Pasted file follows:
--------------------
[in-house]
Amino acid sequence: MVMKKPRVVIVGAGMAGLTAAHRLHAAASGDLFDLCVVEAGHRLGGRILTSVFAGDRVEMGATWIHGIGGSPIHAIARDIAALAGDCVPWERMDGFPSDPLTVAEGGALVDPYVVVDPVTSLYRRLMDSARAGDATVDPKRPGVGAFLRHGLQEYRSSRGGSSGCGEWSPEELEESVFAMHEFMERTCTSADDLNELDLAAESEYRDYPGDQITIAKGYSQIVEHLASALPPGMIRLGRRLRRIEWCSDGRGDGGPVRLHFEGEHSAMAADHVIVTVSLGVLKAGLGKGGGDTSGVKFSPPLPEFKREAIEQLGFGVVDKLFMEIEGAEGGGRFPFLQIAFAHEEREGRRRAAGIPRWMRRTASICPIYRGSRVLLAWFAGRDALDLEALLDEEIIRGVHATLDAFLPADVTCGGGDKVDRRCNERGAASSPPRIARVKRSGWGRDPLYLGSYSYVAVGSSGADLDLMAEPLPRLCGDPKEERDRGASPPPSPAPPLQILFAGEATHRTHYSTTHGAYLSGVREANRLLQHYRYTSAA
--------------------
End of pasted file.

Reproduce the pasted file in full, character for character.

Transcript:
[in-house]
Amino acid sequence: MVMKKPRVVIVGAGMAGLTAAHRLHAAASGDLFDLCVVEAGHRLGGRILTSVFAGDRVEMGATWIHGIGGSPIHAIARDIAALAGDCVPWERMDGFPSDPLTVAEGGALVDPYVVVDPVTSLYRRLMDSARAGDATVDPKRPGVGAFLRHGLQEYRSSRGGSSGCGEWSPEELEESVFAMHEFMERTCTSADDLNELDLAAESEYRDYPGDQITIAKGYSQIVEHLASALPPGMIRLGRRLRRIEWCSDGRGDGGPVRLHFEGEHSAMAADHVIVTVSLGVLKAGLGKGGGDTSGVKFSPPLPEFKREAIEQLGFGVVDKLFMEIEGAEGGGRFPFLQIAFAHEEREGRRRAAGIPRWMRRTASICPIYRGSRVLLAWFAGRDALDLEALLDEEIIRGVHATLDAFLPADVTCGGGDKVDRRCNERGAASSPPRIARVKRSGWGRDPLYLGSYSYVAVGSSGADLDLMAEPLPRLCGDPKEERDRGASPPPSPAPPLQILFAGEATHRTHYSTTHGAYLSGVREANRLLQHYRYTSAA